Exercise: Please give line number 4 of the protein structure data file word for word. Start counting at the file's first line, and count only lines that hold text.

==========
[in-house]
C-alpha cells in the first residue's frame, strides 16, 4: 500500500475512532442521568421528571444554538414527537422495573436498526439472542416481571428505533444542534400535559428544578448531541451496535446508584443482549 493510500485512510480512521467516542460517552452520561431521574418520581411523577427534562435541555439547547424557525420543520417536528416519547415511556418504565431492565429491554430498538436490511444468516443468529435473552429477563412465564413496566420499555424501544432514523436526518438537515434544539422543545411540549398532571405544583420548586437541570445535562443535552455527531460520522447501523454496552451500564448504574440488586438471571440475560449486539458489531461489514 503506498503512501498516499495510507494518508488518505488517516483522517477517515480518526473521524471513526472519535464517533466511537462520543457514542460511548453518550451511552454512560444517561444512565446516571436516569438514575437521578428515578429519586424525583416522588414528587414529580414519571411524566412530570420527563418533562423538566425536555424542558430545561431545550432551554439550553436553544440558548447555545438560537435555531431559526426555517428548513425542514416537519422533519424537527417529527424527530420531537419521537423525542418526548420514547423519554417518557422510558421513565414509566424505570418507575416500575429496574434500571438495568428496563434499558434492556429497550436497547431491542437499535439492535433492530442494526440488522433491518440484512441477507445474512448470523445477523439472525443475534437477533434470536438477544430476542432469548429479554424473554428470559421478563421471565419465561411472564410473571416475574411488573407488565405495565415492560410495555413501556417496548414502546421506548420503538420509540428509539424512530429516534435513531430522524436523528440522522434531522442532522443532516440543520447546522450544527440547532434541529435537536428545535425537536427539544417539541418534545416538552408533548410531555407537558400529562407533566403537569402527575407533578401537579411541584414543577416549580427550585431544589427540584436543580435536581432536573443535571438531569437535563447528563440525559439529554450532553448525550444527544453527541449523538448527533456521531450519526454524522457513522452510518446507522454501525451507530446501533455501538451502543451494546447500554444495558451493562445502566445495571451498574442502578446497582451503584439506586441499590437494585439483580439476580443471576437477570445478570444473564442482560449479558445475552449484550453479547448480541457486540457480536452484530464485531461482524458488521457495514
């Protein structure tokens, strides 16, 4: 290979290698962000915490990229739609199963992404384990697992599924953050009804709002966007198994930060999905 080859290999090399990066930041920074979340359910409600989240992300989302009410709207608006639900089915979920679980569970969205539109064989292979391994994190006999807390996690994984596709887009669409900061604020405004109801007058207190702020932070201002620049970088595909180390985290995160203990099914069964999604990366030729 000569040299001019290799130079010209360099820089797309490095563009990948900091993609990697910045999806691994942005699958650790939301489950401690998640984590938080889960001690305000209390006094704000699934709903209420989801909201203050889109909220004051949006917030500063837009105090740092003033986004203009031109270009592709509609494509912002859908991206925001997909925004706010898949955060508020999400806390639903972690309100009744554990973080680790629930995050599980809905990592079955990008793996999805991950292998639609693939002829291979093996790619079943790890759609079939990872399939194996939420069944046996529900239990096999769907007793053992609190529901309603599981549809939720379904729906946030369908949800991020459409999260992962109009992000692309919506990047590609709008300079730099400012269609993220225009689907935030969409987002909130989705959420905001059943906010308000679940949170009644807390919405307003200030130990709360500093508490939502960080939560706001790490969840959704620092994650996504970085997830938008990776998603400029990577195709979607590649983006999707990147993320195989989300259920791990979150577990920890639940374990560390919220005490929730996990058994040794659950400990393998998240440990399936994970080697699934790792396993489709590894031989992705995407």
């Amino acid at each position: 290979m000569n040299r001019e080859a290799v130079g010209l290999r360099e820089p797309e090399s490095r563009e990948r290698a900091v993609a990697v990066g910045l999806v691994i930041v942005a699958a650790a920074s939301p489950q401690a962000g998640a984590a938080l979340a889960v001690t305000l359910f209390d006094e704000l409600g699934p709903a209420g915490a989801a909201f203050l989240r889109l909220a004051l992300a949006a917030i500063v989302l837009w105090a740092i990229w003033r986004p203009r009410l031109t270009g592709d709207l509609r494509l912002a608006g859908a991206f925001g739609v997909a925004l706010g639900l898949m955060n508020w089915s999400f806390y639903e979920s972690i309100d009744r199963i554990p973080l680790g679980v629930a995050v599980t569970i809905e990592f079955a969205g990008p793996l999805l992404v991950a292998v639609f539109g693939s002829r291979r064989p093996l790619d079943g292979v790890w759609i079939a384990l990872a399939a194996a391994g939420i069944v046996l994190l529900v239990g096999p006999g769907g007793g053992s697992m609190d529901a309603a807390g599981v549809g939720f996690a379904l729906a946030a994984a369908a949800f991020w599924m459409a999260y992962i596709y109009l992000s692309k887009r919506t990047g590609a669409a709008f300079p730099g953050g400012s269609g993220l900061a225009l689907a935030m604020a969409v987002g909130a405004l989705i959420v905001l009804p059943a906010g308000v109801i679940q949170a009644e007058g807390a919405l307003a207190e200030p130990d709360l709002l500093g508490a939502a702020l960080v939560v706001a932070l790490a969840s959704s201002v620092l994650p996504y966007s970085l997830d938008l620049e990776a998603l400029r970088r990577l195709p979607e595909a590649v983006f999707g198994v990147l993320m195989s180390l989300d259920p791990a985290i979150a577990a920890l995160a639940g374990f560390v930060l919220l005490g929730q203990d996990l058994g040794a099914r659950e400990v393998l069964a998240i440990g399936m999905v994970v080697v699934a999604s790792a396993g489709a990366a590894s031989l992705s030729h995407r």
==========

């Amino acid at each position: 290979m000569n040299r001019e080859a290799v130079g010209l290999r360099e820089p797309e090399s490095r563009e990948r290698a900091v993609a990697v990066g910045l999806v691994i930041v942005a699958a650790a920074s939301p489950q401690a962000g998640a984590a938080l979340a889960v001690t305000l359910f209390d006094e704000l409600g699934p709903a209420g915490a989801a909201f203050l989240r889109l909220a004051l992300a949006a917030i500063v989302l837009w105090a740092i990229w003033r986004p203009r009410l031109t270009g592709d709207l509609r494509l912002a608006g859908a991206f925001g739609v997909a925004l706010g639900l898949m955060n508020w089915s999400f806390y639903e979920s972690i309100d009744r199963i554990p973080l680790g679980v629930a995050v599980t569970i809905e990592f079955a969205g990008p793996l999805l992404v991950a292998v639609f539109g693939s002829r291979r064989p093996l790619d079943g292979v790890w759609i079939a384990l990872a399939a194996a391994g939420i069944v046996l994190l529900v239990g096999p006999g769907g007793g053992s697992m609190d529901a309603a807390g599981v549809g939720f996690a379904l729906a946030a994984a369908a949800f991020w599924m459409a999260y992962i596709y109009l992000s692309k887009r919506t990047g590609a669409a709008f300079p730099g953050g400012s269609g993220l900061a225009l689907a935030m604020a969409v987002g909130a405004l989705i959420v905001l009804p059943a906010g308000v109801i679940q949170a009644e007058g807390a919405l307003a207190e200030p130990d709360l709002l500093g508490a939502a702020l960080v939560v706001a932070l790490a969840s959704s201002v620092l994650p996504y966007s970085l997830d938008l620049e990776a998603l400029r970088r990577l195709p979607e595909a590649v983006f999707g198994v990147l993320m195989s180390l989300d259920p791990a985290i979150a577990a920890l995160a639940g374990f560390v930060l919220l005490g929730q203990d996990l058994g040794a099914r659950e400990v393998l069964a998240i440990g399936m999905v994970v080697v699934a999604s790792a396993g489709a990366a590894s031989l992705s030729h995407r």